It can’t be easy to write from the point of view of a homeless person, particularly one like Kelly. She’s around fifty, an alcoholic whose thoughts never seem to stray far from where she’s going to get the next drink. You might think this makes Paper Cup uncomfortable reading too. And sometimes it is. But far outweighing all that is Kelly’s story and her telling of it. It helps that there’s a bunch of interesting and amusing characters around Kelly and the argo of Glasgow adds a touch of Billy Connelly. You might wonder if Glaswegians ever take themselves seriously.
Paper Cup is a kind of road novel, beginning during a Glasgow evening when a bride-to-be on her hen night makes a connection with the person dossing on a nearby bench. Fed up with the indignities of her evening, bride Susan flings down the bag of pound coins she’s earned for kisses from strangers but accidentally loses her engagement ring. Susan will be heading back to Galloway for her wedding a week away, and she’ll be aghast to discover her ring’s missing.
Kelly has been running from the past, a past that began in Galloway and has caused her to cut ties with her father and sister. What happened ruined Kelly’s life, setting her on a path of self-destruction and she’s been running from it all ever since, losing herself in alcohol. Suddenly, over twenty years later, there’s a reason to go back, and she has a week to get there. Along the way Kelly will meet people who help her, though many avoid her – she smells after all. And in her unlikely way, she’ll help others too, even saving a life and rescuing a dog. Kelly unwittingly becomes the unlikeliest of heroes and very readable.
She abhors it, this strange adolescent fury she feels. And this sharp recall of past events that keeps bowfing out on her – she doesny want that either. What is her mind playing at, opening doors and shaking out corners?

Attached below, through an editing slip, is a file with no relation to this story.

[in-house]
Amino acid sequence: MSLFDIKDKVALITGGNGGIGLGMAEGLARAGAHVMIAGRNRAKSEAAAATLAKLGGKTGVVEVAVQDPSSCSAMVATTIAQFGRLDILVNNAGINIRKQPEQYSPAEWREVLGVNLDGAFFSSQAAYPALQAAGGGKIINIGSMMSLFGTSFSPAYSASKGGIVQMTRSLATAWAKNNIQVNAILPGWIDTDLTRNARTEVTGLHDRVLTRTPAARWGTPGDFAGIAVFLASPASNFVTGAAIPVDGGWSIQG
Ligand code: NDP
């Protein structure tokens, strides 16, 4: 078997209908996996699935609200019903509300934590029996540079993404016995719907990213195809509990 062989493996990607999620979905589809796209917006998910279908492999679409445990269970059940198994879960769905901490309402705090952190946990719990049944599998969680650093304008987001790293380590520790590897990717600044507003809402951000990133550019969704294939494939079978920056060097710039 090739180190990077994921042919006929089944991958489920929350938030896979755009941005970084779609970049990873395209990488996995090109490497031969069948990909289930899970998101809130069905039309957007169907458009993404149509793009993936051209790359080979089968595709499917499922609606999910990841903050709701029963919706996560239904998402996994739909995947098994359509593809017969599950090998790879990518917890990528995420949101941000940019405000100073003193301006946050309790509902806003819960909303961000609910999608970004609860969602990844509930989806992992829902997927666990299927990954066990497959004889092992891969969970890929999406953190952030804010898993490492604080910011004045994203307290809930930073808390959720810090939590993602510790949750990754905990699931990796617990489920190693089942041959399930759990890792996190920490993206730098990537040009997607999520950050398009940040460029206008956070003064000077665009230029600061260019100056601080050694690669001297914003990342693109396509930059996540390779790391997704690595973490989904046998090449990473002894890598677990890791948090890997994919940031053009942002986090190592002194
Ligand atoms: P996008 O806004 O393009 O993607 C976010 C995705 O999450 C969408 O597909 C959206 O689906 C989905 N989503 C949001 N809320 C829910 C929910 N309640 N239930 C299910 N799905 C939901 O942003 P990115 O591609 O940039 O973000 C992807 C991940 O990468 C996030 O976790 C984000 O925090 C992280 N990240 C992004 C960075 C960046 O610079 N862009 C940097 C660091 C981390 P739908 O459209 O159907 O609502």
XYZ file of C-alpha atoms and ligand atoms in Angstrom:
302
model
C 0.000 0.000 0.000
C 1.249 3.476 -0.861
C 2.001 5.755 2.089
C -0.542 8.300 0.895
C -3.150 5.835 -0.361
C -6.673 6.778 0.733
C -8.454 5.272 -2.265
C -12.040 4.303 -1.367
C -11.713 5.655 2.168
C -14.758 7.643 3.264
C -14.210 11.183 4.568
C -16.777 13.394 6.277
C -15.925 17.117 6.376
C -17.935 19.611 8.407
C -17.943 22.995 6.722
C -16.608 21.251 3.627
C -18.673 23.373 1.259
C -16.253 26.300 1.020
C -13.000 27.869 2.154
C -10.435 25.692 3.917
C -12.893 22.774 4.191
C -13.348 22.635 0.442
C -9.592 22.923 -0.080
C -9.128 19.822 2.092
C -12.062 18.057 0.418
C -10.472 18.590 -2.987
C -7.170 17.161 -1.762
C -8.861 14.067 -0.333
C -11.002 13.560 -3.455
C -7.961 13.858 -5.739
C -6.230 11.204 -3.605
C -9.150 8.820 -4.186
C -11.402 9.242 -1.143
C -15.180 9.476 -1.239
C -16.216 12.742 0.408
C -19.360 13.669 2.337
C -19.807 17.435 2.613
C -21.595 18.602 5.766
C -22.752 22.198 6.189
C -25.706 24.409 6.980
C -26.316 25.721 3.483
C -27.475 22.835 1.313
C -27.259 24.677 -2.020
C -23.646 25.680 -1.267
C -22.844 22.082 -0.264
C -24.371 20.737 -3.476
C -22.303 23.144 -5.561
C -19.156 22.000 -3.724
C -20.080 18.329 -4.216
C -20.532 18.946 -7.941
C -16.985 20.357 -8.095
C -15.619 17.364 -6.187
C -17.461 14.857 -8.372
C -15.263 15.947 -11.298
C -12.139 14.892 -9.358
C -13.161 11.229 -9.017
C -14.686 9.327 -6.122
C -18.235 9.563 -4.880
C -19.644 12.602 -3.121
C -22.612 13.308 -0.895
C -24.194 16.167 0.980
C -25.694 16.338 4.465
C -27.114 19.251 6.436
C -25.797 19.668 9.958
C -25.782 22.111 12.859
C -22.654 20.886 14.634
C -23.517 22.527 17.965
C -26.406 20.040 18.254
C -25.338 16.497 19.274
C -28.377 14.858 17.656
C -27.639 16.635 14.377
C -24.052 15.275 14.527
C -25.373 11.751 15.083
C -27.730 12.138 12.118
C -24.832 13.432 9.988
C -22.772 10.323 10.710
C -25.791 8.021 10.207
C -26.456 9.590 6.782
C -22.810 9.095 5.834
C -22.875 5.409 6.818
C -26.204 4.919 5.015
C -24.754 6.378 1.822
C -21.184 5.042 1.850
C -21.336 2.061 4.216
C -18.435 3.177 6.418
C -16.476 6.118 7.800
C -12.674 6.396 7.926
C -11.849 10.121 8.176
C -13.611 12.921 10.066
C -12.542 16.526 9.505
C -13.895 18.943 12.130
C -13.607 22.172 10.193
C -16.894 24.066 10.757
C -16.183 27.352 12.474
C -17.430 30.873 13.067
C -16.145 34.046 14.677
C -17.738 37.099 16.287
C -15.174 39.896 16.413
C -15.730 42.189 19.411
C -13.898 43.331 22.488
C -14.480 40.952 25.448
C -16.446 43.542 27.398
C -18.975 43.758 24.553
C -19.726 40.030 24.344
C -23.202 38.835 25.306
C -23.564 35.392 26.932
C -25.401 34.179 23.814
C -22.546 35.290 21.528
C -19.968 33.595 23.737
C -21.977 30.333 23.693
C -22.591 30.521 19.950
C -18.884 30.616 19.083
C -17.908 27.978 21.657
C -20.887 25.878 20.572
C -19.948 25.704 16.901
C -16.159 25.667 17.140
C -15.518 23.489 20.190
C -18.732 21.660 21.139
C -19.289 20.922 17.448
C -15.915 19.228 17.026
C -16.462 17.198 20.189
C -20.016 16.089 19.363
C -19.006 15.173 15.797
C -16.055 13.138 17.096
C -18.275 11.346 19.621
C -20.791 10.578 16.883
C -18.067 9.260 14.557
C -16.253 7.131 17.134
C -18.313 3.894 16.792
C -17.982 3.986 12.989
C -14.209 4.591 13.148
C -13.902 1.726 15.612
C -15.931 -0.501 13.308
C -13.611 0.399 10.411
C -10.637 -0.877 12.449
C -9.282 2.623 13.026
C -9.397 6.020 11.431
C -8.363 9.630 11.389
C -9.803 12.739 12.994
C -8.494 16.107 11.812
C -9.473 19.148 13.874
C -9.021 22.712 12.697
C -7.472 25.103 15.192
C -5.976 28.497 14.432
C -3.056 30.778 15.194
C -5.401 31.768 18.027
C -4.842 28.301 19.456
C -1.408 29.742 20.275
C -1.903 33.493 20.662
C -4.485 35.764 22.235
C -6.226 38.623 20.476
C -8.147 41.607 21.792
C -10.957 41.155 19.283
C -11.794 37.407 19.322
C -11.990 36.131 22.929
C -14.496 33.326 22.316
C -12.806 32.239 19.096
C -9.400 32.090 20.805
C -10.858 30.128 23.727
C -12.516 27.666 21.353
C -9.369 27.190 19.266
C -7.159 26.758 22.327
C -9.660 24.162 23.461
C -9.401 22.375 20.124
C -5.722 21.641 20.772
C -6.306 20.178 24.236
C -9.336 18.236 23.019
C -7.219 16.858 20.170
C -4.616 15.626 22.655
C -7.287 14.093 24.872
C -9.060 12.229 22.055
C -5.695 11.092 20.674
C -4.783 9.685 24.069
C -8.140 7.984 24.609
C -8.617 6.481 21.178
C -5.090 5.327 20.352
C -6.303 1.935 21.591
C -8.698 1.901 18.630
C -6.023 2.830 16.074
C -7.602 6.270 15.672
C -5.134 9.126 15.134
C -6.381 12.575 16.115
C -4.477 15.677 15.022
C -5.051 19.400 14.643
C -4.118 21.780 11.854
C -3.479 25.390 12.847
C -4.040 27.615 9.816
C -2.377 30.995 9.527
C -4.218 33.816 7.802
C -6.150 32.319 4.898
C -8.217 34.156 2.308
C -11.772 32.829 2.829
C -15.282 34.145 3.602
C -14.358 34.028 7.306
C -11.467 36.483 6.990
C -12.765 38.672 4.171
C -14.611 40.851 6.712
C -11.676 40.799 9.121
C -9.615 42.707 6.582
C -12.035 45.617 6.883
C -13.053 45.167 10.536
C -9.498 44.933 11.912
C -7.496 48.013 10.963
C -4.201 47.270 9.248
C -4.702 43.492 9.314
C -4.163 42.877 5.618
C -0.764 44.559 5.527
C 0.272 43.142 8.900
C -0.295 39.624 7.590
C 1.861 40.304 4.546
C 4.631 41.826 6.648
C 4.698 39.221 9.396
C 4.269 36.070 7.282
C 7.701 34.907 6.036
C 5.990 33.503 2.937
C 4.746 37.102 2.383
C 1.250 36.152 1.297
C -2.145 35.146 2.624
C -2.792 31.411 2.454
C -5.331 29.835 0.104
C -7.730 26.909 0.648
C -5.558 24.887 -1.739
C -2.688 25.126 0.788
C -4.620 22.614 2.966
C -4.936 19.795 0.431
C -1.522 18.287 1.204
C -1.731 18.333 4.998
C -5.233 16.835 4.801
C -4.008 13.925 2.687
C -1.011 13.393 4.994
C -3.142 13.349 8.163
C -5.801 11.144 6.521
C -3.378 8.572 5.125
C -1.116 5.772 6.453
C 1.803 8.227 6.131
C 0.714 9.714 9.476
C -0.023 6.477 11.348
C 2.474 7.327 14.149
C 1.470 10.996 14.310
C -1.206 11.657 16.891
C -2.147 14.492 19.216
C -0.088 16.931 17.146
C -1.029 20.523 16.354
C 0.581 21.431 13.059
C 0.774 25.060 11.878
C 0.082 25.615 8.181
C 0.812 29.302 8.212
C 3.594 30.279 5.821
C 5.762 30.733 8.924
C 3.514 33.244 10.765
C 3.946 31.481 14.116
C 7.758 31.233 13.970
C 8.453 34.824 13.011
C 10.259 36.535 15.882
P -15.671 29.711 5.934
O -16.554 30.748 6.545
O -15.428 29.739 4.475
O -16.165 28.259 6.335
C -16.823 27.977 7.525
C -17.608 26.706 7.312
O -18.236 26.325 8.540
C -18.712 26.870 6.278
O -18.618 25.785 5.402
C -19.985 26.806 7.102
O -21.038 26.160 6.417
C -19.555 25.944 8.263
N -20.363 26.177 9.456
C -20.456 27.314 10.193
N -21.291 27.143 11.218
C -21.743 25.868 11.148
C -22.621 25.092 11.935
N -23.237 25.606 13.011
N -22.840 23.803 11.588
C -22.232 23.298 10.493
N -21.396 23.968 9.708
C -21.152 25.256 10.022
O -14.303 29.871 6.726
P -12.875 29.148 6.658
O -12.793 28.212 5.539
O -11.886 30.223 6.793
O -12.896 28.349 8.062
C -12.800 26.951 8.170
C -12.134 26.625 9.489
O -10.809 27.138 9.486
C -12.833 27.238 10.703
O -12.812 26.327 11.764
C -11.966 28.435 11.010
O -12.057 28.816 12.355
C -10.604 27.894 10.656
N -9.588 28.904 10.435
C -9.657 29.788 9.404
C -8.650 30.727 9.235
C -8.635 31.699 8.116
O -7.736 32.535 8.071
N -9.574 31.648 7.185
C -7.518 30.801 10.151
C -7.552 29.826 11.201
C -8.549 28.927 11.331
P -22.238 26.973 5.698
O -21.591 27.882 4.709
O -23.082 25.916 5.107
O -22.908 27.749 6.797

Just leave it well alone, Kelly.
Well, I’m trying, Kelly, I really am, but it seems we are running away with ourselves.
While it’s a kind of redemption story Paper Cup is also packed with humour. The way Kelly just brazen things out, getting away with all sorts, to feed and clothe herself – but then when you have nothing but what you carry with you, sometimes it’s the only way. She finds herself joining a kind of pilgrimage of sacred sites around the coast. She’ll learn about a leper colony and about two women condemned as witches for not adhering to the local faith. History repeats in its casting off of those who don’t fit in.
The novel is also reasonably pacy. With her deadline of one week to reach Susan before her wedding, there are moments when you feel Kelly hasn’t a hope of making it on time. And her wild disregard for rules throws her up against forces that want to stop her, including her own demons. Meanwhile she’s caught the attention of the news media who want to tell her story. You desperately want to give Kelly a hand and fortunately, eventually, someone does.
Paper Cup is a brilliant, heart-felt read, the writing is stunning and it will have you thinking. The next time you come across a homeless person, you might feel inclined to throw a coin into their paper cup. Or maybe you won’t. Either way, you might think about what has happened to them to bring them to the streets. This novel is one of my top reads for the year and gets a well-earned five out of five stars from me.